Up Close: Liquid Mastering

Lifelong Passion For Sound: The branding line on the home page of Liquid Mastering––“Passion for the Art, Science & Emotion of Sound”–– truly reflects the lifelong mindset and dedication that Eugene, OR based mastering engineer Thaddeus Moore brings to every project. At the age of 19 in 1997, he launched Sprout City Studios which has since been a popular recording and mixing, rehearsal and educational facility, recording thousands of albums for indie artists.

Ten years in, Moore realized he was interested in mastering after work- ing with other mastering engineers on client projects. His passion for this final creative step in the recording process led him to start Liquid Mastering in 2008. While working with artists ranging from punk to electronica, black metal to church choirs, EDM to jazz, Liquid Mastering gives equal attention, love and care to each project. No matter the kind of music, podcasts, audio- books or TV shows clients create, Moore––who works with clients all over the world––goes through all the steps required to make the tracks sound clearer and more vibrant.

Liquid Mastering’s Mission: “I have always been extremely passion- ate about the emotional intensity of great sounding music and its power to create feelings in a listener,” Moore says. “There are a lot of exciting, emotionally impactful elements that mastering can enhance at the end of the recording process. Mastering allows me to get technically nerdy about the mix balance of songs, while helping artists achieve their vision.” He adds, “That sense of having the hair stand up on your arms from the beauty or intensity of someone’s composition is what I try to bring out of every session, regardless of style. I enjoy using both the analog and digi- tal systems available now to remove any obstacles decreasing the clarity of the sound.” He says, “We’re trying to capture and convey something so immersive and potentially life altering.”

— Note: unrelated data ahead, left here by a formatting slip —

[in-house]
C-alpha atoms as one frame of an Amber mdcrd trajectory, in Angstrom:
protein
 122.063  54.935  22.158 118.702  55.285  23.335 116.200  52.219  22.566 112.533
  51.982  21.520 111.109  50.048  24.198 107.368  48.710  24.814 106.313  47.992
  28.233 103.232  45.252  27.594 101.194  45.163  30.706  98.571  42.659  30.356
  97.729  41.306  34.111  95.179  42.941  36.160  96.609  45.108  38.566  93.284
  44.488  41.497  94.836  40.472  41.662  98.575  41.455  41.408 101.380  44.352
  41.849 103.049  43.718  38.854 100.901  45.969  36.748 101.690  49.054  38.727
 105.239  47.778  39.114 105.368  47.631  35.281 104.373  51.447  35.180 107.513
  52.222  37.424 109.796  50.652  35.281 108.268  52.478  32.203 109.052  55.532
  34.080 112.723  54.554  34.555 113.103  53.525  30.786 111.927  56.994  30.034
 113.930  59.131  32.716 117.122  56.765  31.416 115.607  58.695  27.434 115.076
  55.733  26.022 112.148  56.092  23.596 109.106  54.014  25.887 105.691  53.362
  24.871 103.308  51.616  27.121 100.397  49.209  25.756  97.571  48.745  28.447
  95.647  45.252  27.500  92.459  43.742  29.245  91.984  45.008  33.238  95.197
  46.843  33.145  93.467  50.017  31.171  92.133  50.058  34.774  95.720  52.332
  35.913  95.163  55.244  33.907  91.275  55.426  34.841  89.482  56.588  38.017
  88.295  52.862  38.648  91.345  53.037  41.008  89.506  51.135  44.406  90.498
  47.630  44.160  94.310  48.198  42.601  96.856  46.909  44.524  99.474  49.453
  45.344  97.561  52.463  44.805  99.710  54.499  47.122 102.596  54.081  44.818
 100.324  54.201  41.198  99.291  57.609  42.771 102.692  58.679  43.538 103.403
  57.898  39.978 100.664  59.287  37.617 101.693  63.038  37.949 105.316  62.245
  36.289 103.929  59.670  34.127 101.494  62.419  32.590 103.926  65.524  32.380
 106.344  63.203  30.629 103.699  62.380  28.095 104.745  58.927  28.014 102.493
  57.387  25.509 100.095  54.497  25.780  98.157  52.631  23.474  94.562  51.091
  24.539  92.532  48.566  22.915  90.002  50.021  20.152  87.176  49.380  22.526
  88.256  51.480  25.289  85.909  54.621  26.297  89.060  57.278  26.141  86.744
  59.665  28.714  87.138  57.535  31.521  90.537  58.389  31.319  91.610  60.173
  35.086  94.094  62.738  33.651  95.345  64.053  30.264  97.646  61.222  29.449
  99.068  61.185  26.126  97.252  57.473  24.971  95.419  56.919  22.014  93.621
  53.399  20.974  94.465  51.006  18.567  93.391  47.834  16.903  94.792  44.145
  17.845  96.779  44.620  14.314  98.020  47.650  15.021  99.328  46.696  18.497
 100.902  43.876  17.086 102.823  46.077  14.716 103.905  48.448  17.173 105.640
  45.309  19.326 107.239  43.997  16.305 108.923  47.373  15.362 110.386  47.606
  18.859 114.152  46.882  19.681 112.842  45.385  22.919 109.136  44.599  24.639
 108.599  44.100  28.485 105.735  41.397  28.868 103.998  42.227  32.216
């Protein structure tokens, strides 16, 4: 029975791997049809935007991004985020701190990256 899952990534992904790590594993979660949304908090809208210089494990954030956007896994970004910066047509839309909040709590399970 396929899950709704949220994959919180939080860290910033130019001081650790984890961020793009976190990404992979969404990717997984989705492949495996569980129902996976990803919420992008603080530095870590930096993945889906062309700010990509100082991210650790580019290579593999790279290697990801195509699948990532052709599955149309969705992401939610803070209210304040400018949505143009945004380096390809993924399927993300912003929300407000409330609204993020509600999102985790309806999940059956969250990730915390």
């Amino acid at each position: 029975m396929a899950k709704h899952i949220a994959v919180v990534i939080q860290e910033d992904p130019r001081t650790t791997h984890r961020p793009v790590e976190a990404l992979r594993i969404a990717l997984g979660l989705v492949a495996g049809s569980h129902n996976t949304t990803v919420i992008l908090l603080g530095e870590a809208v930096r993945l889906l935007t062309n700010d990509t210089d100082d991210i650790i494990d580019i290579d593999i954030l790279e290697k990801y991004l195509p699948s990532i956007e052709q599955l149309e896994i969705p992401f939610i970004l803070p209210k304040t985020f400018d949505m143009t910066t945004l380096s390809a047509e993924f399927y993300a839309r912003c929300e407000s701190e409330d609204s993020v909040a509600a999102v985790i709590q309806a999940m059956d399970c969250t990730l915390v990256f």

Stem Mastering: For artists and songwriters who aspire to have their music considered for sync rights for film and TV, Moore encourages stem mastering. “When stems are combined, they approximate the sound of the final mix but allow for deeper control over all the separate elements of a song, without full mix limitations.” Though many mastering engineers resist it, he embraces it and believes that it’s good for future remixing possibilities as well. As he writes on his site, “Stem mastering can be a great way to correct problems or make changes without affecting other components of the mix. Essentially, we’re still mastering it as we would a stereo file, but because everything is separated into groups, we have a greater degree of control over how we make changes.”

Workshops: Moore has been conducting classes for many years out of Sprout City Studios. He started doing audio classes for LCC Continuing Ed Dept in 2004, but now lists them for anyone in the community. He also does recording workshop lockouts at the studio where his students get to record and mix a real band EP, in addition to mixing workshops that help people working at home on hip-hop, rock and pop get better at what they do. He shares some of his mastering expertise in a free mastering ebook, which can be downloaded by scanning the bar code in his ad in MC.